The Project Chimps team got to meet the new residents while the chimps were still at New Iberia. They also learned a bit about each individual: Jennifer, Gracie, and Genesis are fun-loving and eager for attention while Emma and Samira are shy and prefer to hang back and observe; Charisse and Buttercup are identical twins who can only be differentiated by one freckle; Gertrude is very mischievous and playful; and Latricia is the steady leader of the group. It’ll be so exciting to see how they do once they are flourishing in their new home.

The sanctuary will rely primarily on donations from the public to care for their new residents and to make retirement a reality for many others—so this is just a start, and much more heavy lifting remains. But today, let’s celebrate Project Chimps’ exciting milestone and congratulate the sanctuary on welcoming its first residents! We feel confident they’ll be most excited about their new home.

Animal Research and Testing, Wildlife/Marine Mammals

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  1. Laura Umphenour says:

    OMGOSH…I hope you guys film initial reactions. How wonderful for them❤

  2. Kerry G. Dowdell says:

    Such wonderful news! Please keep us in the loop with photos/videos of them thriving in their new home. Thank you to everyone who made this possible!

  3. Robert Goldman says:

    Ecstatic for these nine lucky chimps!!! Let’s free them all!! Happy to support HSUS!!
    P.S. We have to free all the chimps in labs in Cambridge, Massachusetts. So many Bostonians and students from away would be appalled if they knew the suffering and isolation going on, under their noses, in the heart of New England.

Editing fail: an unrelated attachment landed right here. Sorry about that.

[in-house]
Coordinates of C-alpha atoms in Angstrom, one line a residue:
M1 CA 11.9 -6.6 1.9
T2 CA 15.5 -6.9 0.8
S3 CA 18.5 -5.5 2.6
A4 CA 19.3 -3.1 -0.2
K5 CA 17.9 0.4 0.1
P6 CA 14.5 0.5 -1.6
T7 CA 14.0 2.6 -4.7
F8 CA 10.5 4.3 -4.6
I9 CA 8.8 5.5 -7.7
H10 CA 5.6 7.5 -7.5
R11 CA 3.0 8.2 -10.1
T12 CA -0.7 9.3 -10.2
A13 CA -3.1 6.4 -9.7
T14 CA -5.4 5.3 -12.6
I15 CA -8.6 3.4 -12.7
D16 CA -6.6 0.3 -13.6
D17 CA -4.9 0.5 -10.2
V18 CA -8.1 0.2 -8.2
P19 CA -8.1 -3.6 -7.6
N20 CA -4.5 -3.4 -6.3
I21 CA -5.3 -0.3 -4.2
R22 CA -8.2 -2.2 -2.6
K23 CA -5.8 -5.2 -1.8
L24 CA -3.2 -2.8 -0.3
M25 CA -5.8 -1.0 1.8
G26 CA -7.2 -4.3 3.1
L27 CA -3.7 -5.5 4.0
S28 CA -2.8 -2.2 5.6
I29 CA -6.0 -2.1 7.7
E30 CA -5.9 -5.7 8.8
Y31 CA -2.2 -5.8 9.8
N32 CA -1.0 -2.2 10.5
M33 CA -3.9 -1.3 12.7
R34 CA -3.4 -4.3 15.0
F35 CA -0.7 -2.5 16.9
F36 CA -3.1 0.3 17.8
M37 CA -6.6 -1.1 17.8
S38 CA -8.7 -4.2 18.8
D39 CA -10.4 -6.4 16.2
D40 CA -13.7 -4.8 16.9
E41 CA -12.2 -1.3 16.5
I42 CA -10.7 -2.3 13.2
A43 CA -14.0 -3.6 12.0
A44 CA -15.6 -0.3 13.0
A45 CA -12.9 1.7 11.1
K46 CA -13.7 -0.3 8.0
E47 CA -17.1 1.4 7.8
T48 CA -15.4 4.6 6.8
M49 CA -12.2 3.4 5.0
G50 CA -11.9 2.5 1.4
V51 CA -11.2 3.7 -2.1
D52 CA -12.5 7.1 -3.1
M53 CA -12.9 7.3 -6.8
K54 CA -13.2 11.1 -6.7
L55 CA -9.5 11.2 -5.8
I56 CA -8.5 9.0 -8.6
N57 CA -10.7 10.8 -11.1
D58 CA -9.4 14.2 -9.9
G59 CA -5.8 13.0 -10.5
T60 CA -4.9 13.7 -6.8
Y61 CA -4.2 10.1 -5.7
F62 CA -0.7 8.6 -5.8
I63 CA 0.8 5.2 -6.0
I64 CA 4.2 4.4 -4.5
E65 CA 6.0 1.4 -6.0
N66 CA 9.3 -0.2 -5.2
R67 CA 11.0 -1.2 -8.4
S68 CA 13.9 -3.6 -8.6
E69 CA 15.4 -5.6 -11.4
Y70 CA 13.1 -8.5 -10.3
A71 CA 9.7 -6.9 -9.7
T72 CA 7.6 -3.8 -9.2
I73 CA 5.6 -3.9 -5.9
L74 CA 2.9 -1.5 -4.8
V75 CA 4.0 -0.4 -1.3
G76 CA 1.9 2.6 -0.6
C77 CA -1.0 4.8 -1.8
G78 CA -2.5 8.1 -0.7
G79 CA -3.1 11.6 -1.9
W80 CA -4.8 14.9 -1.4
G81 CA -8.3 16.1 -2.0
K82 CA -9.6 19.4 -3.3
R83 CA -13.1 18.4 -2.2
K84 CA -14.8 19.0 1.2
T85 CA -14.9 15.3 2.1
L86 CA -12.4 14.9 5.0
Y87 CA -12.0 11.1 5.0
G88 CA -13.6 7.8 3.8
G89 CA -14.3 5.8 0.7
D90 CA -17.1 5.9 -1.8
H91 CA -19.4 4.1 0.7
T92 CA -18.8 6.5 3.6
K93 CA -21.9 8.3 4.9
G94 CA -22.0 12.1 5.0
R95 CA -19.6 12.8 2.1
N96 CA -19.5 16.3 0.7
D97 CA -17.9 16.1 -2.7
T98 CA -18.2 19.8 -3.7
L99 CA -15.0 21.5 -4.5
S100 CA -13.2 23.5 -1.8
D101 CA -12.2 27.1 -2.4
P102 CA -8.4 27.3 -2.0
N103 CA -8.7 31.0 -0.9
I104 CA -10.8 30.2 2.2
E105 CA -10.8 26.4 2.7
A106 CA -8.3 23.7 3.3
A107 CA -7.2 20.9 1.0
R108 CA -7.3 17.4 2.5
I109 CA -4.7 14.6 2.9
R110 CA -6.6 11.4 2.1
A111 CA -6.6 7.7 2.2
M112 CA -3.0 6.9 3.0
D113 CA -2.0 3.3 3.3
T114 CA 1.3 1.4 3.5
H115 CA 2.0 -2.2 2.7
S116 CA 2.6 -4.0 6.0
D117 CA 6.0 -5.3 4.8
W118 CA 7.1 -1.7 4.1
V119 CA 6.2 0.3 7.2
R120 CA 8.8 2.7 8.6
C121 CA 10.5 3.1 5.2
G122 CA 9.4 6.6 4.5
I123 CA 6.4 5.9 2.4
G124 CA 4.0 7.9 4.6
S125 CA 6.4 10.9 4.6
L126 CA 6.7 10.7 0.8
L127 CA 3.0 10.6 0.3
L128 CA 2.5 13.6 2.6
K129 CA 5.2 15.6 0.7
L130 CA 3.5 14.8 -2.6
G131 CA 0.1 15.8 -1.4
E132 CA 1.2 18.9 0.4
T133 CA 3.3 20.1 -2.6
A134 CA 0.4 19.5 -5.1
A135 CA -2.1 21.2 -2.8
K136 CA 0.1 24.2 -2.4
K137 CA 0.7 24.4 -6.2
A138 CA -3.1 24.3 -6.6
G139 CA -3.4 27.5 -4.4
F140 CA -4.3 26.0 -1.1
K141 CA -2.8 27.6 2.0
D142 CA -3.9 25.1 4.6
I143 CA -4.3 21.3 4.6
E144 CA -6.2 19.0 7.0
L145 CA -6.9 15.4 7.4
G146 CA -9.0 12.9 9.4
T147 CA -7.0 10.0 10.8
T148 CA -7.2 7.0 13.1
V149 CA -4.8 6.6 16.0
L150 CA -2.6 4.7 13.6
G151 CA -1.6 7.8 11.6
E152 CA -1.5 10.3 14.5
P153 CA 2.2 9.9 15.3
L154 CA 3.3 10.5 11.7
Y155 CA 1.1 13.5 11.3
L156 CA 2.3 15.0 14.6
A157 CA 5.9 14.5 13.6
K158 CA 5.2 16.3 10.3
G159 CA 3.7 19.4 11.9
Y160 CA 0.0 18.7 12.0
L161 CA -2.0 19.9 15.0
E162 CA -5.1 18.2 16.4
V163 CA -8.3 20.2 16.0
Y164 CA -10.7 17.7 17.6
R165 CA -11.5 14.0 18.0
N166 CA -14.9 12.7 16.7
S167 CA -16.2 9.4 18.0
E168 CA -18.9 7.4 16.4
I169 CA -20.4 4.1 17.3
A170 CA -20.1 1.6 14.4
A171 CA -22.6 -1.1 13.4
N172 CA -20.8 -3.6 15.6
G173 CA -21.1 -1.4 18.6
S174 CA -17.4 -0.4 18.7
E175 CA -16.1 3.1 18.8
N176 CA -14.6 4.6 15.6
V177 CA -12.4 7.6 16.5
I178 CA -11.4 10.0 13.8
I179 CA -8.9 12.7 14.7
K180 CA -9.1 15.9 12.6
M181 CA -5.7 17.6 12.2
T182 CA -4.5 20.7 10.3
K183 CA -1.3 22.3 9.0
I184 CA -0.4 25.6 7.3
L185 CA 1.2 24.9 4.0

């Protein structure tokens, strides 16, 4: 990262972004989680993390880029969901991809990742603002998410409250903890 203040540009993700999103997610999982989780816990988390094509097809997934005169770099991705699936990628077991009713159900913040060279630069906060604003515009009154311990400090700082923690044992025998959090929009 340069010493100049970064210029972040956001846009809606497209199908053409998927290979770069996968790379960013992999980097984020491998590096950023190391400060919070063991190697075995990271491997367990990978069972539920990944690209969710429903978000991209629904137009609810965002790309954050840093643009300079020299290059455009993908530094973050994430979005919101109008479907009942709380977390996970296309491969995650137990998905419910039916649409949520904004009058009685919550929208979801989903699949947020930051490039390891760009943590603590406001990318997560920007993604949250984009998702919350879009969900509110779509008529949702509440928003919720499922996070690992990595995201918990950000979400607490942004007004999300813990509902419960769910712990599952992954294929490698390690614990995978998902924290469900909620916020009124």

4. Jamie Davis says:

    Congratulations to President and CEO Sarah Baeckler Davis and her magnificent team on taking on the challenge and making it a reality and the start of the #roadtoretirement for all 220 of the NIRC chimpanzees.

  5. Henrietta Komras says:

    This is great news. Seeing chimps behind bars like this makes me wonder how did people think they could turn any non human animal into a slave? Is it patriarchy? The fact that domination of others is the main paradigm of the world based on might makes right? The end game of this is concentration camps where we put “others” whom we designate as inferior to us. “Humans” have done this to others and then gone beyond bars to extermination as we do with animals in slaughterhouses and as we did to the Native Americas, Jews, Armenians and more.
    Until we change the paradigm that says domination and conquest and subordination of others is the only way we will suffer until we finally destroy the earth and ourselves with it.
    Bob Dylan was correct when he sang “when will they ever learn?”

    I love the HSUS but we need to recognize that a change in consciousness is needed and the down fall of a patriarchal dominator model of society must go.